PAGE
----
We could not physically get down to the car park on the upper half of the beat. There was so much water that even a 4x4 would struggle to get through. We therefore had to park on the track itself and try and walk down to the river. We were wading almost chest deep just walking through the car park. To say that the conditions were against us was a bit of an understatement.

Due to the high water we were restricted to where we could fish. We decided to fish the very top half of the Dalmarnock pool.

We all fished in close proximity of each other. My wife was fishing between myself and Grant. Both Grant and I were using Salmo lures while my wife was fishing with her favourite Vision 110, the Western Clown. The wind was howling down the river and it was quite difficult to cast, even with a spinning rod. We had been fishing for around ten minutes when my wife said that she was going to have a few more casts and then go back to the hut to warm up. I was sure that I would not be too far behind her. The lure of some hot soup and a log fire was becoming more appealing than fishing in a gale. I had not been paying attention and had managed to get my lure stuck on the grassy bank at my feet. I released my lure and cast out again, at which point my wife shouted ?Fish!? I looked upstream and her rod was bent double.

Scottish Sporting Gazette

I started to reel in my lure and got it caught around her line with the fish on. My wife was not impressed by this. I told her not to worry as it would only be a kelt. I started to pull at her line with my hands so I could untangle my lure from it. At that point, she swore at me a number of times and said some bad things! I quickly freed my lure from her line and walked up to where she was playing the fish.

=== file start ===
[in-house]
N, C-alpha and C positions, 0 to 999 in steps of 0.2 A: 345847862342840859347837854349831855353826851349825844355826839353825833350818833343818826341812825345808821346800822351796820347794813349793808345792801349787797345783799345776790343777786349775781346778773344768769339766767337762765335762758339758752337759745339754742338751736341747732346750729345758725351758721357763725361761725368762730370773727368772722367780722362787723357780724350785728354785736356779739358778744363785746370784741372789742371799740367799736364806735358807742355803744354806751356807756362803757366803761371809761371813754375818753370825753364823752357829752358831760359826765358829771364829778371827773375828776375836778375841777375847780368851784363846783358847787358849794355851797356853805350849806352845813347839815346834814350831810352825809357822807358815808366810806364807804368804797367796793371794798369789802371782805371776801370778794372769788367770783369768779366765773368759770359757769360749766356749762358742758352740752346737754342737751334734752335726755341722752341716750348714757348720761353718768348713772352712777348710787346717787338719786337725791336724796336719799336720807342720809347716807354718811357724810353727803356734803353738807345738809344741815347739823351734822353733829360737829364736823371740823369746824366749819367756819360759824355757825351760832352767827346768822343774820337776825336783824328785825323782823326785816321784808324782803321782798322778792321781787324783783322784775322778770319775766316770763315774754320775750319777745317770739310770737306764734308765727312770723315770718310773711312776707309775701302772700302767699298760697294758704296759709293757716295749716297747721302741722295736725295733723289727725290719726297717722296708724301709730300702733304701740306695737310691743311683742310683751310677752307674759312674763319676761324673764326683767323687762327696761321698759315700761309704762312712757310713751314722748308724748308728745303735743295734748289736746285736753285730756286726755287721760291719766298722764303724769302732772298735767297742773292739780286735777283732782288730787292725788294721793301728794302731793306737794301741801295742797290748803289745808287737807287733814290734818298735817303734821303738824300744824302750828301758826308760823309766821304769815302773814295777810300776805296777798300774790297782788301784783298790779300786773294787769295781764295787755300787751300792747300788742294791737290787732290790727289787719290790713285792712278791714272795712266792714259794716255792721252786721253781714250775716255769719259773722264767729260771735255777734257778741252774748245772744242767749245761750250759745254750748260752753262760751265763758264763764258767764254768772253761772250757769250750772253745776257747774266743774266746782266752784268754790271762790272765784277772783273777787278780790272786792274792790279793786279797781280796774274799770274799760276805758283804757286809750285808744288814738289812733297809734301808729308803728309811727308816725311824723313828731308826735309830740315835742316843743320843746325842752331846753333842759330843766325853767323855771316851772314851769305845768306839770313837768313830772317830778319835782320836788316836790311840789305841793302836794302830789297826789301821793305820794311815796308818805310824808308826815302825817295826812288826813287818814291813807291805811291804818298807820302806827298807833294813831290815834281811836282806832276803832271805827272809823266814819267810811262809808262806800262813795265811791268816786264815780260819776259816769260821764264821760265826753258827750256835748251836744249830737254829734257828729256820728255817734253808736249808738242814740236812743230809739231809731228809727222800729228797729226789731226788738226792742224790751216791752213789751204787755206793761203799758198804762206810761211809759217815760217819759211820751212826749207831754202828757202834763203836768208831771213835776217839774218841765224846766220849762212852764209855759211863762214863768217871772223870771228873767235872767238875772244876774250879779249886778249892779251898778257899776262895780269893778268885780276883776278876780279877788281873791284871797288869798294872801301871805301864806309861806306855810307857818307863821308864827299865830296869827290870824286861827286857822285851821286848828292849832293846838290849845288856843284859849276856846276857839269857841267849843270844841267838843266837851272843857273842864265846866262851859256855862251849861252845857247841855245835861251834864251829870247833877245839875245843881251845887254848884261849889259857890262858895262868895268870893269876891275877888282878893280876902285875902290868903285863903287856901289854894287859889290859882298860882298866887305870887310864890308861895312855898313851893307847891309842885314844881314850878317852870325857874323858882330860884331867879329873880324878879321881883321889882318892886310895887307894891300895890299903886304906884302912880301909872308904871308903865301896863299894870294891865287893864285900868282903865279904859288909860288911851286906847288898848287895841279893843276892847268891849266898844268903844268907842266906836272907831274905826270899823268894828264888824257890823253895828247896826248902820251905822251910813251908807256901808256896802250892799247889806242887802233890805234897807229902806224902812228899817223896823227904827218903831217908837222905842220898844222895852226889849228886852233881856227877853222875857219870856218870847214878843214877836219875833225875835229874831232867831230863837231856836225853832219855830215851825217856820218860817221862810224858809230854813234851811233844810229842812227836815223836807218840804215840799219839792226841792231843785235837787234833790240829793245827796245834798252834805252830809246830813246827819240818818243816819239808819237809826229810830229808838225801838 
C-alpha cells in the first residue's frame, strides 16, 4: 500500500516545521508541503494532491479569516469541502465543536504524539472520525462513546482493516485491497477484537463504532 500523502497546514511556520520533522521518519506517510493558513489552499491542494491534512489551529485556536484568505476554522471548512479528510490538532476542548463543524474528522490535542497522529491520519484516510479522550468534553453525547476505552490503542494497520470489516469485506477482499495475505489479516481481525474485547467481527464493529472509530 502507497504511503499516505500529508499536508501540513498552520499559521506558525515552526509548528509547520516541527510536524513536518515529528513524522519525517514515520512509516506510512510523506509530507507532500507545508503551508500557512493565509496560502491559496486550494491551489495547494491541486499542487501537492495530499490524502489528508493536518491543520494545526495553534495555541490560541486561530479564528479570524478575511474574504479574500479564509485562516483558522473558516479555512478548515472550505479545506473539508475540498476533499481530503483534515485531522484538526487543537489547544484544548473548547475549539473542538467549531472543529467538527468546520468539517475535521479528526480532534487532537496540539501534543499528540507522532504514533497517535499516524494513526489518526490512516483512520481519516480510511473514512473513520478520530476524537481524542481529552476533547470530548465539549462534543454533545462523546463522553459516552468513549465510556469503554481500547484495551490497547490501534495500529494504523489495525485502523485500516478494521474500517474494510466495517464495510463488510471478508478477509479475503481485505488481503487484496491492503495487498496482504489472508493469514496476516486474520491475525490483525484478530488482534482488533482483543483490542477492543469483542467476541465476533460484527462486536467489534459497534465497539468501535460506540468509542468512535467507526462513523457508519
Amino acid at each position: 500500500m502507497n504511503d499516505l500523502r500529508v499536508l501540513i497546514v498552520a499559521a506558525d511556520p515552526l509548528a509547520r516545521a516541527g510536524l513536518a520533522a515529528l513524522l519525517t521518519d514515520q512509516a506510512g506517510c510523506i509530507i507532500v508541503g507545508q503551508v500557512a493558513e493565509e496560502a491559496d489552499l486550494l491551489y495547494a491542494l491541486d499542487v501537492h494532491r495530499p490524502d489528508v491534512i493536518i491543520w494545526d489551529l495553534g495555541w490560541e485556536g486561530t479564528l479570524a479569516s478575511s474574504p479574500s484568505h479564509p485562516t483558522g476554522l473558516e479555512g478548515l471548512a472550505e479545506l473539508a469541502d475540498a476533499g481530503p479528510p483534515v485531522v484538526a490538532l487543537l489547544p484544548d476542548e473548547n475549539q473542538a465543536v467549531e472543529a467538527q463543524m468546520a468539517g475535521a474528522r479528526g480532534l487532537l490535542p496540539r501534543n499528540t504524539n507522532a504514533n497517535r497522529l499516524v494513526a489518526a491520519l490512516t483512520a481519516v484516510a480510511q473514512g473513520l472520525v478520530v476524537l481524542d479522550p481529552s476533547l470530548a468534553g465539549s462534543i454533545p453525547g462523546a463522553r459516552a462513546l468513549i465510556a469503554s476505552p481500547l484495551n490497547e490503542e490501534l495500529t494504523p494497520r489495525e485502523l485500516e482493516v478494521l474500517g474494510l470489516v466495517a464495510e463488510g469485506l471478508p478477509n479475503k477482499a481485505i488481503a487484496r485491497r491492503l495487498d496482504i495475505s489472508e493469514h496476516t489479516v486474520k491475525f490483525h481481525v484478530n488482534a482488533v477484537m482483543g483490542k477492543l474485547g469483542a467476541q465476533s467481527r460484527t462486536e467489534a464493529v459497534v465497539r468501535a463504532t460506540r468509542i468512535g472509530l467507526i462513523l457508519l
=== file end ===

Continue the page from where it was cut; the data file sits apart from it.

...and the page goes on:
The fish sat and sulked in the main current for a few minutes and then started to strip line off the reel purposefully. It appeared to be a strong fish. Every time my wife got the fish anywhere near the bank it would slowly and steadily swim back downstream. After 15 minutes of cat and mouse, I finally got a glimpse of the fish and then froze. I looked at my wife with a smile and told her to be careful with the fish. She knew what this meant. This was no kelt; my wife had just hooked a springer on opening day. To be honest with you, I should have said nothing because this made her even more tense. I could see the mixture of excitement and anguish on her face and she was visibly shaking. The fish then decided to just sit in the main current a third of the way across the river. My wife could not move it. Eventually though, after a further run upstream, the fish showed again on the surface. This time there was no doubt that the fish was fresh. I knew as soon as I held the fish it was an opening day springer. My wife let out an almighty roar of delight, which was so loud that it must have been heard in Kenmore!

The fish had been in the river for around a week. After a few more photographs, the fish was returned, swimming away strongly into the murky depths of the magical River Tay. My wife could not hide her delight; she had just caught a salmon on opening day. Colin called the Crockarts tackle shop (where fish caught on opening day are declared) in Blairgowrie. They confirmed it was the first fish of the day reported. I made a few calls to some of my friends ?who are ghillie' s in the Highlands, they also said that there had been no fresh fish caught from the Helmsdale and Thurso rivers, which had opened a few days earlier. It was looking like my wife may have caught the first salmon in the UK in 2015.